Called Amazon Music HD, the new streaming tier will give audiophiles and casual music fans alike access to "the highest quality streaming audio available", according to the tech giant.
Over 50 million lossless songs will be available in CD-quality, with more tracks available in even higher resolution; Amazon says they'll go up to "a bit depth of 24 bits and a sample rate of up to 192 kHz".
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Amazon Music HD is currently being rolled out in the US, UK, Germany, and Japan, and it'll cost $12.99 / £12.99 for Prime members, and $14.99 / £14.99 for everyone else – cheaper than Tidal's lossless streaming tier, which costs $19.99 / £19.99.
That works out at around AU$19 / AU$22, but there's no word on when the service will go truly global.
If you already have an Amazon Music Unlimited subscription, you'll just need to pay an additional $5 / £5 per month on top of your existing fee.
Taking audio seriously
According to Steve Boom, VP of Amazon Music, part of the company's motivation to enable Hi-Res Audio on its platform came from a desire to allow customers to hear music "as it was originally recorded" – instead of the compressed digital streaming files many of us have become used to.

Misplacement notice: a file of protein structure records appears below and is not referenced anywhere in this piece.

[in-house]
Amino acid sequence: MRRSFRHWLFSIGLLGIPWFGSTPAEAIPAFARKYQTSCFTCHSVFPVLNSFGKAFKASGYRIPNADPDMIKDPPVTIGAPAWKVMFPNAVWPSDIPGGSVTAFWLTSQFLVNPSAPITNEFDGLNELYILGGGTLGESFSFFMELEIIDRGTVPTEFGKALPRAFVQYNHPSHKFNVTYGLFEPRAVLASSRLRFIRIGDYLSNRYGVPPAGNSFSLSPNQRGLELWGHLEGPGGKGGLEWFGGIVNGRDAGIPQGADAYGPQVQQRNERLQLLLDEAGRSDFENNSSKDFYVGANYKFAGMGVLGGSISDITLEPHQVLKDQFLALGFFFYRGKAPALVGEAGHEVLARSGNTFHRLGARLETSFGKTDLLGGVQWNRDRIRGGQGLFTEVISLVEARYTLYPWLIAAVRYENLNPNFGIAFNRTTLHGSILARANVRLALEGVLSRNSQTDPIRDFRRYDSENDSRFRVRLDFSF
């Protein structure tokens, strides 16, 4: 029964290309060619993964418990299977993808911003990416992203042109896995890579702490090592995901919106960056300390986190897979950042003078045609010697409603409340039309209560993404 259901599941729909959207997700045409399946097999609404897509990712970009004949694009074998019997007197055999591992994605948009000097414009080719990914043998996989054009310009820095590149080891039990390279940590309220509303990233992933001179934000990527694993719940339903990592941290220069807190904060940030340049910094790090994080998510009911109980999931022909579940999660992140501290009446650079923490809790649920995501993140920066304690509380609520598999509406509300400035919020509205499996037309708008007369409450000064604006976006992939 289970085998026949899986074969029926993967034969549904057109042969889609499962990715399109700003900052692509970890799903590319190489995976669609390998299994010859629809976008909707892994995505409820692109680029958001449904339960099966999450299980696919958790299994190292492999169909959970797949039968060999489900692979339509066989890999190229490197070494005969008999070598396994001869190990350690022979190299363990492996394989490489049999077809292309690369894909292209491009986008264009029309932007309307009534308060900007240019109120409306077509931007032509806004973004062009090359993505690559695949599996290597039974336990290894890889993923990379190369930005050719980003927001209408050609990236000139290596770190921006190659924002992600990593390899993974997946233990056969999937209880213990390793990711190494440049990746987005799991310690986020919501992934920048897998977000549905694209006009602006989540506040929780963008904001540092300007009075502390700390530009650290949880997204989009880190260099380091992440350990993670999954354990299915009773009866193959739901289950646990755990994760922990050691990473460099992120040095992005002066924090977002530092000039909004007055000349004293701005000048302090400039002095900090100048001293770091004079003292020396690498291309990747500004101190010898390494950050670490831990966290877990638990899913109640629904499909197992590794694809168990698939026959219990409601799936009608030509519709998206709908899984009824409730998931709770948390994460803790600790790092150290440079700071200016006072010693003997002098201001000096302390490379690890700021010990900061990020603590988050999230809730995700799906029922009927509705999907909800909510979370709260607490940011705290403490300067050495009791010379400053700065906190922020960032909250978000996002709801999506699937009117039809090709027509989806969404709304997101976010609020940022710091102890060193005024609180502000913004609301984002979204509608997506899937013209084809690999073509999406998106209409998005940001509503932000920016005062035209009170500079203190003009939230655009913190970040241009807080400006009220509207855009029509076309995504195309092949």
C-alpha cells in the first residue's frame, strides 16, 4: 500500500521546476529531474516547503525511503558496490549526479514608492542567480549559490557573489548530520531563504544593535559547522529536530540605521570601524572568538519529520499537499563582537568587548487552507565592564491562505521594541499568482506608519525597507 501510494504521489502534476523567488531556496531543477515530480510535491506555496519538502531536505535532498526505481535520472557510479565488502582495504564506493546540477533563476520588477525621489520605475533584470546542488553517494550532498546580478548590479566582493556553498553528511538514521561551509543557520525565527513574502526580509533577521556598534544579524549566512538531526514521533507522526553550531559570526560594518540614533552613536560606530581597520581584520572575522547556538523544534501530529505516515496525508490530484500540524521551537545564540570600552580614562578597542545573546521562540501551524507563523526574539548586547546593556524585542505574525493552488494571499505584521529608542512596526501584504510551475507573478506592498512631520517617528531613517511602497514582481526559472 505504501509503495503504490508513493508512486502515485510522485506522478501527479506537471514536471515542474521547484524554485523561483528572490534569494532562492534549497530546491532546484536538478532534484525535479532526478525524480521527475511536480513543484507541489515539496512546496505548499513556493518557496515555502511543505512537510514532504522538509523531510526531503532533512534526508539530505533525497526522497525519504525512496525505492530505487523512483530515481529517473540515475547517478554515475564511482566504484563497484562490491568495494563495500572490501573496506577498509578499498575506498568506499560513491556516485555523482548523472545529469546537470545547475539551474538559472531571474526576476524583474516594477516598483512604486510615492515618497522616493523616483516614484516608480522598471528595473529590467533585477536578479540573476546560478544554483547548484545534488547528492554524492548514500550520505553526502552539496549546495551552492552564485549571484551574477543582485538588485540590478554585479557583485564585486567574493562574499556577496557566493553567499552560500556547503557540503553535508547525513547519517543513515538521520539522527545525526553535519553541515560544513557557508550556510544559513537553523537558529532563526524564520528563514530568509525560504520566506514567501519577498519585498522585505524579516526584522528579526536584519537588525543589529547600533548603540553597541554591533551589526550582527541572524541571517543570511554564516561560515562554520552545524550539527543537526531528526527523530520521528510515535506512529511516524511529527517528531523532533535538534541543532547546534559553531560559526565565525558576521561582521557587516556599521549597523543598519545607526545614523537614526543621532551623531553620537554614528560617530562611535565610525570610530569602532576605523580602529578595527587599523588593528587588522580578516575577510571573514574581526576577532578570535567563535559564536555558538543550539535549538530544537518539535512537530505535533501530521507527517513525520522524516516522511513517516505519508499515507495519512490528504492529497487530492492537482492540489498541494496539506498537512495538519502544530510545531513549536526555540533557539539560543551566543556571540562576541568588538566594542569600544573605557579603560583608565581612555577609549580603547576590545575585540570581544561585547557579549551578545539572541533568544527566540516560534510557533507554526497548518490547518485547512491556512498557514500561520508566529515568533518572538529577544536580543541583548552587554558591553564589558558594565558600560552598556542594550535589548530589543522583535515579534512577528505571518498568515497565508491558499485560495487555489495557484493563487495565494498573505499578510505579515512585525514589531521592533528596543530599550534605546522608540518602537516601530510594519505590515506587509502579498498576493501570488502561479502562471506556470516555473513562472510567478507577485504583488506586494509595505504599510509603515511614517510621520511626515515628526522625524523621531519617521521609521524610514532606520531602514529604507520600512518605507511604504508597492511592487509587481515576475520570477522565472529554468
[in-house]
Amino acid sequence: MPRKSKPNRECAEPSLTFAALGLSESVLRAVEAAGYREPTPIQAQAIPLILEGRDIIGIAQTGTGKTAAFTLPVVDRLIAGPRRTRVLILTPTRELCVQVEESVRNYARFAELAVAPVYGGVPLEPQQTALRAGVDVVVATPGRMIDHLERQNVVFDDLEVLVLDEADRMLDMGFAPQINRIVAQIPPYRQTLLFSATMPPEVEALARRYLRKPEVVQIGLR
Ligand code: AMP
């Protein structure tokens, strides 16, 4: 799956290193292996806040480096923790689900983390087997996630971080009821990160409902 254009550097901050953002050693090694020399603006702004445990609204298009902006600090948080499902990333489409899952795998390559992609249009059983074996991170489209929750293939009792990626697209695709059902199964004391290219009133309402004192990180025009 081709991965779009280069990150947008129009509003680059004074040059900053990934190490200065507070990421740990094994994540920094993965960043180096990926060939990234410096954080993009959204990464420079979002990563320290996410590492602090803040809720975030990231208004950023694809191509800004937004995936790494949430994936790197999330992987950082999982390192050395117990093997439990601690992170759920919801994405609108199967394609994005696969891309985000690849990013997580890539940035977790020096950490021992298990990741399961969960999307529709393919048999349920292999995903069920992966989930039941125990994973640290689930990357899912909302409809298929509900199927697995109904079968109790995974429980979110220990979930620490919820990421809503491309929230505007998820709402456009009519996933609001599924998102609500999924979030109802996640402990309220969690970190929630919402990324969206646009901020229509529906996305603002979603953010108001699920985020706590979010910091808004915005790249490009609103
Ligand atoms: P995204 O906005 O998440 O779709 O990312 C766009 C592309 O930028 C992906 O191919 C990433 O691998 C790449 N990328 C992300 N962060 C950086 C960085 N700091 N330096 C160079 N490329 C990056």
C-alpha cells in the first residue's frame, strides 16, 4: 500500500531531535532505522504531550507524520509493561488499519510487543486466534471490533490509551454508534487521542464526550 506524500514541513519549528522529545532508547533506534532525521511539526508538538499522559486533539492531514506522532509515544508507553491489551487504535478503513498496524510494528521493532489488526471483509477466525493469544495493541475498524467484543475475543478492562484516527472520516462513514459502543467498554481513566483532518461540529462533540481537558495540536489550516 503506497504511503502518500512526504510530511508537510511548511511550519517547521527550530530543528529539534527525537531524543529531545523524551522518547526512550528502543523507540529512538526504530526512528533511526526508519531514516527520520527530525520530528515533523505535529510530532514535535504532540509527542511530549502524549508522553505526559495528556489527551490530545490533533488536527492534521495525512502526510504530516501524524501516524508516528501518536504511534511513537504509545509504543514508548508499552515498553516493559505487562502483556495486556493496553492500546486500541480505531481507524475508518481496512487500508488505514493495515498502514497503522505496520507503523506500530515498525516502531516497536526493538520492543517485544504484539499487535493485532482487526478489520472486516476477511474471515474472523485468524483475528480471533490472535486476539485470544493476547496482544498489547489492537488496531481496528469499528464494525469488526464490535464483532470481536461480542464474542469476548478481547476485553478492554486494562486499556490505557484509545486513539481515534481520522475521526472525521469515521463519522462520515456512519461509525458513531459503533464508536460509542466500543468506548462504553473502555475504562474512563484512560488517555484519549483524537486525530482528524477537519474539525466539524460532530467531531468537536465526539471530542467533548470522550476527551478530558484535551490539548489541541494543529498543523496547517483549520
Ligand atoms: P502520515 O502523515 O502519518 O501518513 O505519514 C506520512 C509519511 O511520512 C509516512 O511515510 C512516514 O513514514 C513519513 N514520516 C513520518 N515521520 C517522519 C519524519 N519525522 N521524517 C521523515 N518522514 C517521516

Boom also revealed that Amazon consulted with musicians when created Amazon Music HD, including rock icon Neil Young – and Young believes that it will be the "biggest thing to happen in music since the introduction of digital audio 40 years ago".
With Amazon gearing up for a large launch event in Seattle on September 25, we could potentially see new Amazon Echo devices with a greater focus on audio fidelity – could we be in for an Echo Plus that rivals the best wireless speakers like the Sonos One?
We'll have to wait until the end of the month to find out, but it's clear that Amazon is finally taking high quality music-streaming seriously.
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Olivia was previously TechRadar's Senior Editor - Home Entertainment, covering everything from headphones to TVs. Based in London, she's a popular music graduate who worked in the music industry before finding her calling in journalism. She's previously been interviewed on BBC Radio 5 Live on the subject of multi-room audio, chaired panel discussions on diversity in music festival lineups, and her bylines include T3, Stereoboard, What to Watch, Top Ten Reviews, Creative Bloq, and Croco Magazine. Olivia now has a career in PR.